There’s a lot of things people don’t tell you about sobriety.
I commend Demi Lovato for being so open about her substance use and mental health.
As a blogger who touches on mental health and self-love, I look up to her.
Notice I said look up not looked up.
Her recent lose of sobriety weighs heavy on my heart for many different reasons.
I understand how hard it is to be in that place, but before she was in that place she was in the between.
The in between is a place that I think people fail to understand.
In the mental health world we call it recovery.
When I was younger, I used to think recovery was strictly related to drug use.
My fathers history with substance use lead me to believe that.
Well, I was wrong!
As I grew older I realized recovery was defined by the person using the word.
Each person’s journey is unique.
For me recovery is constant.
It’s a need to be my authentic self, the need to control my ways that aren’t particularly healthy for me such as self-harming, drug use, and negative thoughts.
For me recovery is being aware of my signs and triggers and doing my best to prevent them from happening.
I identify with Demi’s journey.
I know what its like to have this light shine on you that expects you to do so well.
I noticed one thing about that light though, I was the one shining it.
I wanted to do well for others, and its okay to care for others enough to do it for them but do it for yourself.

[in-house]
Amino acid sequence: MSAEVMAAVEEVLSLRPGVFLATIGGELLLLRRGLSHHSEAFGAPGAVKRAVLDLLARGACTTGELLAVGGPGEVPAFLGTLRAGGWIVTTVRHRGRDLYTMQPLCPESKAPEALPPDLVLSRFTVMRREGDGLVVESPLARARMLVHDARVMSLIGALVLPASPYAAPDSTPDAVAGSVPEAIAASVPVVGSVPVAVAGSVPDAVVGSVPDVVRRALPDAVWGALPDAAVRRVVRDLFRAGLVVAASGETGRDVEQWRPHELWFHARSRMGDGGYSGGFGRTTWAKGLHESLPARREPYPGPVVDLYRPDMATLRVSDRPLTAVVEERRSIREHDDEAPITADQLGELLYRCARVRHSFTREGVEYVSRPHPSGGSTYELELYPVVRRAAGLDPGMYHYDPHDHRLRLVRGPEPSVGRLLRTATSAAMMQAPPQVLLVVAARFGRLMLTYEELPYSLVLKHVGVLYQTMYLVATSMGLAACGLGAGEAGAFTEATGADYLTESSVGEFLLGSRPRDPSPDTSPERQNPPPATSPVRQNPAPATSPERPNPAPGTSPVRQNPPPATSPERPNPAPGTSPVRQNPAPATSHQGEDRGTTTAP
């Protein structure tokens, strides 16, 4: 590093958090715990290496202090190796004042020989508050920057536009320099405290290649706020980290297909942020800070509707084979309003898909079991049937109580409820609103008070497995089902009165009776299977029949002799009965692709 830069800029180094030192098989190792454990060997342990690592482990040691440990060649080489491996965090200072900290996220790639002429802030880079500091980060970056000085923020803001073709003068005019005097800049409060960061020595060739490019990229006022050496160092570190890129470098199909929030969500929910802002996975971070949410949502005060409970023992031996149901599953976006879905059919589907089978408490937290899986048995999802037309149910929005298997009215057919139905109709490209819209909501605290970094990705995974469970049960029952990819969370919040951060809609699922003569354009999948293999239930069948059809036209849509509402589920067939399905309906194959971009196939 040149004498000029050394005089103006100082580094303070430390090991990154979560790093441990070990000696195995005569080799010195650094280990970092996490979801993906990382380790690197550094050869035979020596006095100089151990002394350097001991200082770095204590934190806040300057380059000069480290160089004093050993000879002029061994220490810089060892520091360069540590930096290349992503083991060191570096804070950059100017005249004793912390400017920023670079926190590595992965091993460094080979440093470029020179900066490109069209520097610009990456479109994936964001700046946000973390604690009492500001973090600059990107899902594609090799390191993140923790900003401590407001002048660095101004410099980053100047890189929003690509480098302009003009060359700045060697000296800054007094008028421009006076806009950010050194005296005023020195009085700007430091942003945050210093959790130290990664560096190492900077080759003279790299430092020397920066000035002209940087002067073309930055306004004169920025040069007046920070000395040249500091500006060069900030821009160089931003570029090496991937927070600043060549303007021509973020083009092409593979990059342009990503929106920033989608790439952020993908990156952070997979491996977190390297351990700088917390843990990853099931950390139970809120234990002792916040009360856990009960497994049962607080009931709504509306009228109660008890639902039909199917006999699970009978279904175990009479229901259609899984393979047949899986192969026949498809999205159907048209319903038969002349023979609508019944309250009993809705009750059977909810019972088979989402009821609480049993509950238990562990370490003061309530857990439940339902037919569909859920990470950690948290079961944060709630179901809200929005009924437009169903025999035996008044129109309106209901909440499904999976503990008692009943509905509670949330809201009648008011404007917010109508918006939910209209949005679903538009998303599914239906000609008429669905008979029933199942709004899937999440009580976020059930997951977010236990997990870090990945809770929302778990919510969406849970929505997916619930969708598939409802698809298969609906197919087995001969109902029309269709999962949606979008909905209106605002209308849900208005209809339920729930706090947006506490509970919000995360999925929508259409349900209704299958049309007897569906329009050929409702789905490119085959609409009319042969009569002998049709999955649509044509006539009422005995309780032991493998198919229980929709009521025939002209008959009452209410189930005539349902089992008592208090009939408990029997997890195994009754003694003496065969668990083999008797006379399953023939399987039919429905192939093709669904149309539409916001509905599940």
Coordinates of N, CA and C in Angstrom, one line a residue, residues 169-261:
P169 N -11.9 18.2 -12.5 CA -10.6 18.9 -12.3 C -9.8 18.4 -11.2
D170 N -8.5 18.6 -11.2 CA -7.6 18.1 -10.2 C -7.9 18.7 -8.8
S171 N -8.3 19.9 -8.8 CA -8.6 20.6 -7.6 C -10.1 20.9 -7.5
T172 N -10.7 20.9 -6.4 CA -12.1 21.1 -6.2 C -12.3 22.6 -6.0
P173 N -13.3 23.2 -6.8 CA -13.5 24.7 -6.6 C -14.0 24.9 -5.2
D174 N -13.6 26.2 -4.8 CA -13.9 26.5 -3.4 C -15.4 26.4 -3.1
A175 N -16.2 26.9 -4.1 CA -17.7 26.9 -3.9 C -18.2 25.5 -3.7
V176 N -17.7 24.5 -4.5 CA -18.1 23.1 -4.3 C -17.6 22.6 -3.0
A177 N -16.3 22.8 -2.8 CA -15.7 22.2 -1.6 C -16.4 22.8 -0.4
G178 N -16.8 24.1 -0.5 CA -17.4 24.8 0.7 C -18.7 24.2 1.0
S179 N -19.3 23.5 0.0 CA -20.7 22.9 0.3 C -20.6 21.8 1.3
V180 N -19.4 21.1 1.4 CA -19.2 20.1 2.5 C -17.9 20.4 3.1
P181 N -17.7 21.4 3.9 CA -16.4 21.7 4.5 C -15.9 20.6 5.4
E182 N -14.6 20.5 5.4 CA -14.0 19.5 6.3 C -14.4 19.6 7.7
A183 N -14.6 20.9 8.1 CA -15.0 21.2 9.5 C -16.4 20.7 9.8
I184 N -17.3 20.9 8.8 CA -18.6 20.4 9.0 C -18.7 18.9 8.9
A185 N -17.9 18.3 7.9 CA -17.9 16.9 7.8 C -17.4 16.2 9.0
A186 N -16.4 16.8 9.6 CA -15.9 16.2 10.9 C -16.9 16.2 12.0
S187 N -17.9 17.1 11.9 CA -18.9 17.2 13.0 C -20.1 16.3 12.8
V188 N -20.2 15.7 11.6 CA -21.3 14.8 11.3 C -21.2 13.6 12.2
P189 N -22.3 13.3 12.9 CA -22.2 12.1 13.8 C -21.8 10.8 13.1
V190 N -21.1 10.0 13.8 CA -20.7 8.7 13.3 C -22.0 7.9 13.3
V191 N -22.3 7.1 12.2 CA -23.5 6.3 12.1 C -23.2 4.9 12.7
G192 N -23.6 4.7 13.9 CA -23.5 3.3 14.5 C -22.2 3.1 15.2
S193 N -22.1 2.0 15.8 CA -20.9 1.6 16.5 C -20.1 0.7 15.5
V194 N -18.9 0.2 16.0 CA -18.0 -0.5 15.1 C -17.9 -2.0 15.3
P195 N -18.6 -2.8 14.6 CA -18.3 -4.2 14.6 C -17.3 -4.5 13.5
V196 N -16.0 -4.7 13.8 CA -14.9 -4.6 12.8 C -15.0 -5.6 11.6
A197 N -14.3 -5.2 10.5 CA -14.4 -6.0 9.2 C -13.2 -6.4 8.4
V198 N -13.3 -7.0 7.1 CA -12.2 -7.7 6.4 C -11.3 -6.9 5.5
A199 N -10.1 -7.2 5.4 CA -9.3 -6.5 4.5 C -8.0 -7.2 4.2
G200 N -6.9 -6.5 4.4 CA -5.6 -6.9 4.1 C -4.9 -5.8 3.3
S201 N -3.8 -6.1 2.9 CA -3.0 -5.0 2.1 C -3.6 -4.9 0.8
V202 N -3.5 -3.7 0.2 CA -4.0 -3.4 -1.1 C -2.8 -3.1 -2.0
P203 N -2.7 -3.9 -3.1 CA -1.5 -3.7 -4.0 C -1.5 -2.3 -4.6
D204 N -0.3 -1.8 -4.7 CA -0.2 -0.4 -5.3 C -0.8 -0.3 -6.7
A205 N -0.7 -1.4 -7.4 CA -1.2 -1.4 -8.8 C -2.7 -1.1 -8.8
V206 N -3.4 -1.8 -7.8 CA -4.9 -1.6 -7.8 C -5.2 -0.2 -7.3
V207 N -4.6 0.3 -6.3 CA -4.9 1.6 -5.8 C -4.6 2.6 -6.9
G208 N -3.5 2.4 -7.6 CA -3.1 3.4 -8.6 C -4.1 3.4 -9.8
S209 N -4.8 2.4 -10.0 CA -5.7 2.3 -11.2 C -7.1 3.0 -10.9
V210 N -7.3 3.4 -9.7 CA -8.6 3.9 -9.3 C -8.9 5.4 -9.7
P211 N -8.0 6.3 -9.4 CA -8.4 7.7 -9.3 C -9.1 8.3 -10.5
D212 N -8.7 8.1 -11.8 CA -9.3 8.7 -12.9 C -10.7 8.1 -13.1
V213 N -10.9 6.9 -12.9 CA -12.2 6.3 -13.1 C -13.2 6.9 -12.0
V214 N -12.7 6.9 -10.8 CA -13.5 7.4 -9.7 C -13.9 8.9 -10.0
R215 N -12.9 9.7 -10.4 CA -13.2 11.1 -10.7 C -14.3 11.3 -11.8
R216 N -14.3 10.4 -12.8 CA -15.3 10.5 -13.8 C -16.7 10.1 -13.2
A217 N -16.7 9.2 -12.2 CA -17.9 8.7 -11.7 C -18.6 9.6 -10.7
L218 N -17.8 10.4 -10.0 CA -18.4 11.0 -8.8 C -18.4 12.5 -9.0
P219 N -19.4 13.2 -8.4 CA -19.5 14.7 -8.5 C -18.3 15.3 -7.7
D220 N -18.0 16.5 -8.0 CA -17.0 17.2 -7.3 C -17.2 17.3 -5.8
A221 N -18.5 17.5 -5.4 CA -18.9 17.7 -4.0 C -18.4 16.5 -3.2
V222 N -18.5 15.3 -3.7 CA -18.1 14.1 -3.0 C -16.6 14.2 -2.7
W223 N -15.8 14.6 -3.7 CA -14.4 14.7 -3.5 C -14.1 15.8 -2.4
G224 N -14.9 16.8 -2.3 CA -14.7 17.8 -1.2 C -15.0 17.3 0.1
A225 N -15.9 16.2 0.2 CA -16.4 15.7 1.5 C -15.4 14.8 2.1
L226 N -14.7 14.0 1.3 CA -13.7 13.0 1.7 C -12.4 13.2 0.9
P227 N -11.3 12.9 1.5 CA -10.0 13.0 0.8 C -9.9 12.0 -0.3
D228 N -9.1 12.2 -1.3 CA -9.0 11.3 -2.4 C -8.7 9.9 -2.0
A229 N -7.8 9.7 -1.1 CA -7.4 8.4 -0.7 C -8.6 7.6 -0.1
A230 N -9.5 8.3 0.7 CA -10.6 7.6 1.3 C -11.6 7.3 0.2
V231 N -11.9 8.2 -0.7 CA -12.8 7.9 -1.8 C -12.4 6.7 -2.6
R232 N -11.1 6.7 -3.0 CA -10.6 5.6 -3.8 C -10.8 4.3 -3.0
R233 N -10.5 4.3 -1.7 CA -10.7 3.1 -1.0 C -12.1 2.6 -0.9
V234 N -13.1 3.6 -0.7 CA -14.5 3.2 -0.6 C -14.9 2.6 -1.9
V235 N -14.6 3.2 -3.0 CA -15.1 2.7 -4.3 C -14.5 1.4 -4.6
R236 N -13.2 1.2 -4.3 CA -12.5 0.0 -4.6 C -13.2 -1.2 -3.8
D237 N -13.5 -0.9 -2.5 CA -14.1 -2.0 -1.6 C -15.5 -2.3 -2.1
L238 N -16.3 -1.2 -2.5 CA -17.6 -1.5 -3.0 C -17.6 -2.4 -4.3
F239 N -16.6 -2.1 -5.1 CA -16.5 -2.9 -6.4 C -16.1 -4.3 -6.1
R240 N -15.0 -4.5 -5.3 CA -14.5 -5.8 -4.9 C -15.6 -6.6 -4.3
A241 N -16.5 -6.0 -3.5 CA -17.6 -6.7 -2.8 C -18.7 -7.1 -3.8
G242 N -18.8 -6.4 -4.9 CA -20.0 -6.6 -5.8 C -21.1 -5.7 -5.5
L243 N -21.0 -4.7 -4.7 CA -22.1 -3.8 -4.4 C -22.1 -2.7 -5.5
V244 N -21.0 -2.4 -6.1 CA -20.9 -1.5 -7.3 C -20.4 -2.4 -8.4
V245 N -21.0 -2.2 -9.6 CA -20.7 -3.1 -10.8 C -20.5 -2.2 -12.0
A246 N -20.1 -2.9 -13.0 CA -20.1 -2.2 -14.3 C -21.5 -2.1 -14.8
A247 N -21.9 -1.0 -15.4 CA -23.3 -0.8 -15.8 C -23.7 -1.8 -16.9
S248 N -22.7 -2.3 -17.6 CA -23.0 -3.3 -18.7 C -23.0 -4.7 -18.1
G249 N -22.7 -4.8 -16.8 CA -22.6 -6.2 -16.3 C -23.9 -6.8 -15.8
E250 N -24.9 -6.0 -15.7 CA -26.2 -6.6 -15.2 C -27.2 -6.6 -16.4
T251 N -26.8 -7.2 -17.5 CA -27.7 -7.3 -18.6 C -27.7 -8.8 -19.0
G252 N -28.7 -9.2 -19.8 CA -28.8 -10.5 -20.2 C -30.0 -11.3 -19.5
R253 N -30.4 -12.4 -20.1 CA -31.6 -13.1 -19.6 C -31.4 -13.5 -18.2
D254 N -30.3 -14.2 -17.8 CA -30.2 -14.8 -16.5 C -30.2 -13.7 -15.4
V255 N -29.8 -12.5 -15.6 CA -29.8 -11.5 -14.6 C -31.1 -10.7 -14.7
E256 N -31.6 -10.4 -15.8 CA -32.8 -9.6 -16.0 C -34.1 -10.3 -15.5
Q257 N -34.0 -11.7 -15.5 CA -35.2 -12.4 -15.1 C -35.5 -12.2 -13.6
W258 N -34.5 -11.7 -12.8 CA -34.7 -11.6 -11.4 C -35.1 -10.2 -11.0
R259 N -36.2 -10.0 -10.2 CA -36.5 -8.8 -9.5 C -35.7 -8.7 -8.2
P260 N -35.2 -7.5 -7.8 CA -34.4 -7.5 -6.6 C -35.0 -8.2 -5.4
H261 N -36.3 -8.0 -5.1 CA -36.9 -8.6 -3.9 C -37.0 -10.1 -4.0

It’s not to say the light isn’t right, but the light keeps you from asking for help (most of the time).
When we do it for other it could be hard to talk about the struggles recovery entails.
Asking for help is so advocated within mental health community, yet so many of us struggle to do so.
In a group the other day I asked my clients why is that though we know we should ask for help, yet we don’t.
The clinician wrote one word on the board and it was vulnerability.
I have to agree with her and add to that.
Opening up and asking for help is hard and it does make us vulnerable.
I get it its scary, I’ve been in that place where I open up to a friend only for them to care for that moment.
I appreciate that moment, but there’s so much more to it than that.
Don’t hate me for this but when you continue to go down the same cycle knowing it’s wrong for you, you need to work on you.
Somewhere down there in the there you don’t let anyone see is a version of you that scares the heck out of you.
For so many of us it’s the us thats not enough.
let that resinate.
It’s the us that doesn’t feel good enough, the us that doesn’t feel worth it.
The us that’s scared that if we do well, it still won’t be enough.
If that’s you work on it, and don’t work on it on the surface.
The surface is fake.
Go below the surface to the place that made you believe that you were less than, that you weren’t worth it, or that you weren’t enough. Once you get there take back what they took from you.
Old habits die hard, but they die nonetheless.
Recovery is hard regardless of what is it you are going through. Stay Strong,